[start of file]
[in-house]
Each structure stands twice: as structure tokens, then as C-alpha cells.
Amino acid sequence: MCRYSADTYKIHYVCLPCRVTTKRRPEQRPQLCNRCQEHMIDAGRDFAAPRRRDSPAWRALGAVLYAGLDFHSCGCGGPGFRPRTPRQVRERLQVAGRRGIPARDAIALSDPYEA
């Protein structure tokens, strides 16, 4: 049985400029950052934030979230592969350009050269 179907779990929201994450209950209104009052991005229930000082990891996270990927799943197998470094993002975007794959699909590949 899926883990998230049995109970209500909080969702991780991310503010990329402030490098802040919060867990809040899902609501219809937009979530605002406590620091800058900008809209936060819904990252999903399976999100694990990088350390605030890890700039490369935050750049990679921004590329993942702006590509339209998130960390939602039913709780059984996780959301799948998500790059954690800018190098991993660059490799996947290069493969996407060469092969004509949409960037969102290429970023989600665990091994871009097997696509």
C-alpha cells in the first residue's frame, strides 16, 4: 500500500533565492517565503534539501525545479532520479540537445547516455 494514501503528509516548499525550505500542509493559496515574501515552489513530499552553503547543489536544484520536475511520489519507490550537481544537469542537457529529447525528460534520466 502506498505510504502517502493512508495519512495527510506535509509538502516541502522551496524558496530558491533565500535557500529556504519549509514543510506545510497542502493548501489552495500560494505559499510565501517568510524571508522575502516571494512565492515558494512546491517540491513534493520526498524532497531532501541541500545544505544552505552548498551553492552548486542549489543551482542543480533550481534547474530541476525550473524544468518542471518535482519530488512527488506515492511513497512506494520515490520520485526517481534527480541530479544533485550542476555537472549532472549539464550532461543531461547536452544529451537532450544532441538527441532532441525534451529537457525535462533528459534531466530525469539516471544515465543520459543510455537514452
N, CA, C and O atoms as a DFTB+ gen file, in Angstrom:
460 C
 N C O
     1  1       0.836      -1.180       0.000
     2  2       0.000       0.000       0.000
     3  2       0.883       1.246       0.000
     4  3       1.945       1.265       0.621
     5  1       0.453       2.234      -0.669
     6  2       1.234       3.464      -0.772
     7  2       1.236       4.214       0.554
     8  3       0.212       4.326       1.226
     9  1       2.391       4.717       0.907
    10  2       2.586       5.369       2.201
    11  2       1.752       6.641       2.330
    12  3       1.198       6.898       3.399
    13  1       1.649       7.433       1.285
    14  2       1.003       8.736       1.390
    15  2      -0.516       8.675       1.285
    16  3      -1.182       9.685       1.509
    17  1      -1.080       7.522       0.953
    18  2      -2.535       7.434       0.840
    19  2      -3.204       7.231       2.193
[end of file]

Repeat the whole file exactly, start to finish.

[in-house]
Each structure stands twice: as structure tokens, then as C-alpha cells.
Amino acid sequence: MCRYSADTYKIHYVCLPCRVTTKRRPEQRPQLCNRCQEHMIDAGRDFAAPRRRDSPAWRALGAVLYAGLDFHSCGCGGPGFRPRTPRQVRERLQVAGRRGIPARDAIALSDPYEA
């Protein structure tokens, strides 16, 4: 049985400029950052934030979230592969350009050269 179907779990929201994450209950209104009052991005229930000082990891996270990927799943197998470094993002975007794959699909590949 899926883990998230049995109970209500909080969702991780991310503010990329402030490098802040919060867990809040899902609501219809937009979530605002406590620091800058900008809209936060819904990252999903399976999100694990990088350390605030890890700039490369935050750049990679921004590329993942702006590509339209998130960390939602039913709780059984996780959301799948998500790059954690800018190098991993660059490799996947290069493969996407060469092969004509949409960037969102290429970023989600665990091994871009097997696509």
C-alpha cells in the first residue's frame, strides 16, 4: 500500500533565492517565503534539501525545479532520479540537445547516455 494514501503528509516548499525550505500542509493559496515574501515552489513530499552553503547543489536544484520536475511520489519507490550537481544537469542537457529529447525528460534520466 502506498505510504502517502493512508495519512495527510506535509509538502516541502522551496524558496530558491533565500535557500529556504519549509514543510506545510497542502493548501489552495500560494505559499510565501517568510524571508522575502516571494512565492515558494512546491517540491513534493520526498524532497531532501541541500545544505544552505552548498551553492552548486542549489543551482542543480533550481534547474530541476525550473524544468518542471518535482519530488512527488506515492511513497512506494520515490520520485526517481534527480541530479544533485550542476555537472549532472549539464550532461543531461547536452544529451537532450544532441538527441532532441525534451529537457525535462533528459534531466530525469539516471544515465543520459543510455537514452
N, CA, C and O atoms as a DFTB+ gen file, in Angstrom:
460 C
 N C O
     1  1       0.836      -1.180       0.000
     2  2       0.000       0.000       0.000
     3  2       0.883       1.246       0.000
     4  3       1.945       1.265       0.621
     5  1       0.453       2.234      -0.669
     6  2       1.234       3.464      -0.772
     7  2       1.236       4.214       0.554
     8  3       0.212       4.326       1.226
     9  1       2.391       4.717       0.907
    10  2       2.586       5.369       2.201
    11  2       1.752       6.641       2.330
    12  3       1.198       6.898       3.399
    13  1       1.649       7.433       1.285
    14  2       1.003       8.736       1.390
    15  2      -0.516       8.675       1.285
    16  3      -1.182       9.685       1.509
    17  1      -1.080       7.522       0.953
    18  2      -2.535       7.434       0.840
    19  2      -3.204       7.231       2.193